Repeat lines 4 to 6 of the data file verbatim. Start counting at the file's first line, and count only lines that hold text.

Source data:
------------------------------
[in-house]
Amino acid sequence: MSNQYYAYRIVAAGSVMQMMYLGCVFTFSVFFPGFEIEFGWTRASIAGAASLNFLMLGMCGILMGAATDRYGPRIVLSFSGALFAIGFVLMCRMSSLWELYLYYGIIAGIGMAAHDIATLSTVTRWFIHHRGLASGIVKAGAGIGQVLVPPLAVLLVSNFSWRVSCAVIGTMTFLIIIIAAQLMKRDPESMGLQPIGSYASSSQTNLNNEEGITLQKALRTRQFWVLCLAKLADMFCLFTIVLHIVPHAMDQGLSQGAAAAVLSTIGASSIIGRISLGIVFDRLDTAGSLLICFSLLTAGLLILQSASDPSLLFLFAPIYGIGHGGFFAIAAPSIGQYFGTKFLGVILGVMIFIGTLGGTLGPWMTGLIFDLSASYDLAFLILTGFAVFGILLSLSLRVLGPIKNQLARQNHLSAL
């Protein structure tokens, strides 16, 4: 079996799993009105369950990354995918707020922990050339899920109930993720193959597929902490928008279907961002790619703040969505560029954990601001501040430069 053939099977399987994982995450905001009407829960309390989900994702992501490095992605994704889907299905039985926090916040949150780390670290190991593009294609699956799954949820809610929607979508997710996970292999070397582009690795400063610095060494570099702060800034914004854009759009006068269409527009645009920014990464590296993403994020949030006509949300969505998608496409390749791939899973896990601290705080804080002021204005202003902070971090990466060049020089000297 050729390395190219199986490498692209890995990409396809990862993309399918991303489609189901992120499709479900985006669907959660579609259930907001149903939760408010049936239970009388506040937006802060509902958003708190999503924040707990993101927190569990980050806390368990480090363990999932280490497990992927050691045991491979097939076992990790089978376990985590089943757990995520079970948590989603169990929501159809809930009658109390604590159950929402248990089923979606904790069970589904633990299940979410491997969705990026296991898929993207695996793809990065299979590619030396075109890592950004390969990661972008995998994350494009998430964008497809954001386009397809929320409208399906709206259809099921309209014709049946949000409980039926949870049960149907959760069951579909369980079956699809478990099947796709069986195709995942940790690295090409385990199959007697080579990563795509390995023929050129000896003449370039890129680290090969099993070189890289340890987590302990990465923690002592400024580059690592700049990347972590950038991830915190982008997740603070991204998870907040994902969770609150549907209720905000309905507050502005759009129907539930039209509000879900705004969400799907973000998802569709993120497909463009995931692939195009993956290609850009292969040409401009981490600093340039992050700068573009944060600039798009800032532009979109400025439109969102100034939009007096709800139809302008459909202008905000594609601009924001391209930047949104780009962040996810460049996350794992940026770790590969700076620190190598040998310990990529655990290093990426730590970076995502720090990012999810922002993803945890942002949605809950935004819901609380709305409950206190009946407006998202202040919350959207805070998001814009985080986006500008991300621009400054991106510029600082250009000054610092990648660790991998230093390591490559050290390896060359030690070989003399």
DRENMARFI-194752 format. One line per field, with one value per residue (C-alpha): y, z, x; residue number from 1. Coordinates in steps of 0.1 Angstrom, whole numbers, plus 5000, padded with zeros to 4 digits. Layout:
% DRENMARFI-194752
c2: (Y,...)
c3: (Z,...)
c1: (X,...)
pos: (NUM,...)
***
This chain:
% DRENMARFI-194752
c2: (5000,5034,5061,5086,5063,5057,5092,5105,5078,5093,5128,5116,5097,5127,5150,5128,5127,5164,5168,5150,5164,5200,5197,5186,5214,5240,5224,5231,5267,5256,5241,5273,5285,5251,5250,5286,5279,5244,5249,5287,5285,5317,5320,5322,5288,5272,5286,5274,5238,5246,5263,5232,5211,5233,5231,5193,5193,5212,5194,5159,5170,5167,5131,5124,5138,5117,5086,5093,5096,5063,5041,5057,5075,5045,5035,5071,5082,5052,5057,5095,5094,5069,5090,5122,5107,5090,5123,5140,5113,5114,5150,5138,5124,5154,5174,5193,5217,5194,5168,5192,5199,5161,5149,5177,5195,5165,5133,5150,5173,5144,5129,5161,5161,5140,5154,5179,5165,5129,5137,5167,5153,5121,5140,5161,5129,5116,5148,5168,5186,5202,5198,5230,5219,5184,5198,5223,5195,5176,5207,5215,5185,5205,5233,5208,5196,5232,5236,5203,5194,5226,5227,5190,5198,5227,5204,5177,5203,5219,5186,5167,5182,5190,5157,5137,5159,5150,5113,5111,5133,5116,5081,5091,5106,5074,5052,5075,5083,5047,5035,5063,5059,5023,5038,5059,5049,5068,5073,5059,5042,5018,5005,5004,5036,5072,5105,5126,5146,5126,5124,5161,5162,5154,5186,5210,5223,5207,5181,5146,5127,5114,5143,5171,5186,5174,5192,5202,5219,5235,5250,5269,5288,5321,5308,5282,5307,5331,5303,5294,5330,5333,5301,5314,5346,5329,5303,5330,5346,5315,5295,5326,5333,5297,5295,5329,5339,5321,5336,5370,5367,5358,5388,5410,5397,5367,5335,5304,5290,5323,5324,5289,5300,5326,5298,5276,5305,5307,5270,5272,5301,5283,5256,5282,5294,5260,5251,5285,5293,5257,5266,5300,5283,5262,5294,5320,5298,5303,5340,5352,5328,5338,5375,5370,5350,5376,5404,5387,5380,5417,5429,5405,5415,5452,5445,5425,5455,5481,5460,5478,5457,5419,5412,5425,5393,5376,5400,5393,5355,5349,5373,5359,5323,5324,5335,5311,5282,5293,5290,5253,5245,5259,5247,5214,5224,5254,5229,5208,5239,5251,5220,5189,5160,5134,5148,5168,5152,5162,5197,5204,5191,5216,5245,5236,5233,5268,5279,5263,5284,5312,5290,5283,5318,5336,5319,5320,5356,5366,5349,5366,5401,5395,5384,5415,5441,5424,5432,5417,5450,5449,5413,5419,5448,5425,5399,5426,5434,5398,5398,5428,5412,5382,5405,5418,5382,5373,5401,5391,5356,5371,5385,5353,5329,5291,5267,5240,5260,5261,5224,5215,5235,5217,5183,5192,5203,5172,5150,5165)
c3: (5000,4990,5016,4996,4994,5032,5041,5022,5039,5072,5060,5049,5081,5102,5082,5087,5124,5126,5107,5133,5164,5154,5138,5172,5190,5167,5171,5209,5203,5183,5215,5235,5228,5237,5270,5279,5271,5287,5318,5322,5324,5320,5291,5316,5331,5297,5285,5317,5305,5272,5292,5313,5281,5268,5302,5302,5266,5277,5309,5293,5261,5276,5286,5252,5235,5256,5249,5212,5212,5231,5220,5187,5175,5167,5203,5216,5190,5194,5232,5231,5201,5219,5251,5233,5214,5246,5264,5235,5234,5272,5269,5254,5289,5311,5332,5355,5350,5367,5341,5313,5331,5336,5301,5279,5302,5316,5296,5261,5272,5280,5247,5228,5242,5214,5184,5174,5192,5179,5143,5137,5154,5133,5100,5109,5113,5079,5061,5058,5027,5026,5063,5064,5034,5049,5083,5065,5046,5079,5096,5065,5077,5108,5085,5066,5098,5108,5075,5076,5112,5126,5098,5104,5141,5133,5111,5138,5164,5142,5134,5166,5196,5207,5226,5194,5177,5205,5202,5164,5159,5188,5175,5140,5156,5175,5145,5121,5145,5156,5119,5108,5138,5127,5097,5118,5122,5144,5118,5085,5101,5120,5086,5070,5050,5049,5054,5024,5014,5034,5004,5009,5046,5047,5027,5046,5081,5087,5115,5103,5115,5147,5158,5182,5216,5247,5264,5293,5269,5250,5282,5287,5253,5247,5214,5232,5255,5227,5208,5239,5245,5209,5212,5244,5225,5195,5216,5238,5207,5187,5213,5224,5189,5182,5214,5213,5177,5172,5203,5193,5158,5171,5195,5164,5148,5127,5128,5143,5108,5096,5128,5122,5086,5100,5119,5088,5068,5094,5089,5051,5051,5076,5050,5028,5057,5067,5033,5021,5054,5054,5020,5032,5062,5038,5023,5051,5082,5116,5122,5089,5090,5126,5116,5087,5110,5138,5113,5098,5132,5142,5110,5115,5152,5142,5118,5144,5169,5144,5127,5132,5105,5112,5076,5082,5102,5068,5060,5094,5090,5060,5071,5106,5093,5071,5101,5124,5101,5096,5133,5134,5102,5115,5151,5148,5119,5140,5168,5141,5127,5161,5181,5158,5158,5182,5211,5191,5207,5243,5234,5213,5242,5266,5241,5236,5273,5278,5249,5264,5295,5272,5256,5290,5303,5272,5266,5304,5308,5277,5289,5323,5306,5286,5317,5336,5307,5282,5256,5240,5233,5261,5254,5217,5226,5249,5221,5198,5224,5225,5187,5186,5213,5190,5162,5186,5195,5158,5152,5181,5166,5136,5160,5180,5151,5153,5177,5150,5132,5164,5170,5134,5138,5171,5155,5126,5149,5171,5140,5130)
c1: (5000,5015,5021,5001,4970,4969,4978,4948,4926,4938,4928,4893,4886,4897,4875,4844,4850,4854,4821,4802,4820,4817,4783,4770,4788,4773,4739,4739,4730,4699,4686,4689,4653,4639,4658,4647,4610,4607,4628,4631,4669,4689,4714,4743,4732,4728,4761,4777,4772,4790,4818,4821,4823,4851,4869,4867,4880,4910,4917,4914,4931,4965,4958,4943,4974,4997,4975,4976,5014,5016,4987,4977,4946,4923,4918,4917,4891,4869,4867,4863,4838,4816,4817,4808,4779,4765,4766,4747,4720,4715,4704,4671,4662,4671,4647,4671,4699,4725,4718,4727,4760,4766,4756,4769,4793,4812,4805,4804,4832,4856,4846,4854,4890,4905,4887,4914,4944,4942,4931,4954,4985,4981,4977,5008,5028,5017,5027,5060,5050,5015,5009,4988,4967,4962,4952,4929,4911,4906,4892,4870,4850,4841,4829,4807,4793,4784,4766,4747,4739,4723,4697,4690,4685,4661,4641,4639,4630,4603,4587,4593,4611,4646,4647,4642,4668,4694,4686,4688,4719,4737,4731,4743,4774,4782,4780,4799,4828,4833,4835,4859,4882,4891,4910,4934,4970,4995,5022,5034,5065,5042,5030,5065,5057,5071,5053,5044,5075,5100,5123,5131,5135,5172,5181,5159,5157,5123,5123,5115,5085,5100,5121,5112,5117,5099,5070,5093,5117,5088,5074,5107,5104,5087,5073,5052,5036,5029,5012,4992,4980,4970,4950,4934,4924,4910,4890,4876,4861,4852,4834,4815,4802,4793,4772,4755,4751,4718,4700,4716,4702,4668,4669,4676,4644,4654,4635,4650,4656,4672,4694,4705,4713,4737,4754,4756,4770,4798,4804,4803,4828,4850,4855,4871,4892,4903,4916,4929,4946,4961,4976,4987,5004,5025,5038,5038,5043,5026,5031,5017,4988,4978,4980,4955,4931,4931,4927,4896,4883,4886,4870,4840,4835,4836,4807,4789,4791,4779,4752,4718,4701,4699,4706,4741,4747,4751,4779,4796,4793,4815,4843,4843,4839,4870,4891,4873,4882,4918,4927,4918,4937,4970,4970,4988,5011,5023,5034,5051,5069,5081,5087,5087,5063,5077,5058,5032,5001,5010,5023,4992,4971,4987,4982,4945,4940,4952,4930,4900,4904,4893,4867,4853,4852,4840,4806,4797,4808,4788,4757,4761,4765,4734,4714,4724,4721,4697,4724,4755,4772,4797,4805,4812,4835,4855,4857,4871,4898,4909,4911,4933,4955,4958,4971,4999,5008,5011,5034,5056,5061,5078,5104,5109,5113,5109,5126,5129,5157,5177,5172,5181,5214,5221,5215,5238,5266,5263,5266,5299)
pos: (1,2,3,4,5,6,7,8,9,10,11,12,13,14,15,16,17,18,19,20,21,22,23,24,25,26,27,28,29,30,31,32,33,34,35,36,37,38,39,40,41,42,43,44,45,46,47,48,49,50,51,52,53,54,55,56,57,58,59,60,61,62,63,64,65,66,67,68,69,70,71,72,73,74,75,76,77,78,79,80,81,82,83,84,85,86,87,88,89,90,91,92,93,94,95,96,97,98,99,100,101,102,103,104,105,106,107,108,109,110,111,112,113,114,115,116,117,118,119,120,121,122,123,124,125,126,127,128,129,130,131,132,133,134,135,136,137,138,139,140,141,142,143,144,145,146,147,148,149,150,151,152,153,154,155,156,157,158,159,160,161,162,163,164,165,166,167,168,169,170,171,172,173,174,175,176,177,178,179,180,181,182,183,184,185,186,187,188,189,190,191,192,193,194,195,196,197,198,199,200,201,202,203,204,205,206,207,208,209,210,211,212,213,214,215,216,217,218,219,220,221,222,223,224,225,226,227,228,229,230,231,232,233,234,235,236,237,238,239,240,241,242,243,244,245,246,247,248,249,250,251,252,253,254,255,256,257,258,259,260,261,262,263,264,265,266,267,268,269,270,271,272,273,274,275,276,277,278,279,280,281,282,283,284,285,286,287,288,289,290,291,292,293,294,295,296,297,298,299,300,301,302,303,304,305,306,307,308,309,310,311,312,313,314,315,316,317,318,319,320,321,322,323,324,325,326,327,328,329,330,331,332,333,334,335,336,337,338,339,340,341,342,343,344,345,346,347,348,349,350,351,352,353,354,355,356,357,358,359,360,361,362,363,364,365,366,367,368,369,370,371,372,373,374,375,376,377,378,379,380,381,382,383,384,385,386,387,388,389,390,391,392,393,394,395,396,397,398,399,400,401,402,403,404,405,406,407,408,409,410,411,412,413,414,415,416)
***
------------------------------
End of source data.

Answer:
DRENMARFI-194752 format. One line per field, with one value per residue (C-alpha): y, z, x; residue number from 1. Coordinates in steps of 0.1 Angstrom, whole numbers, plus 5000, padded with zeros to 4 digits. Layout:
% DRENMARFI-194752
c2: (Y,...)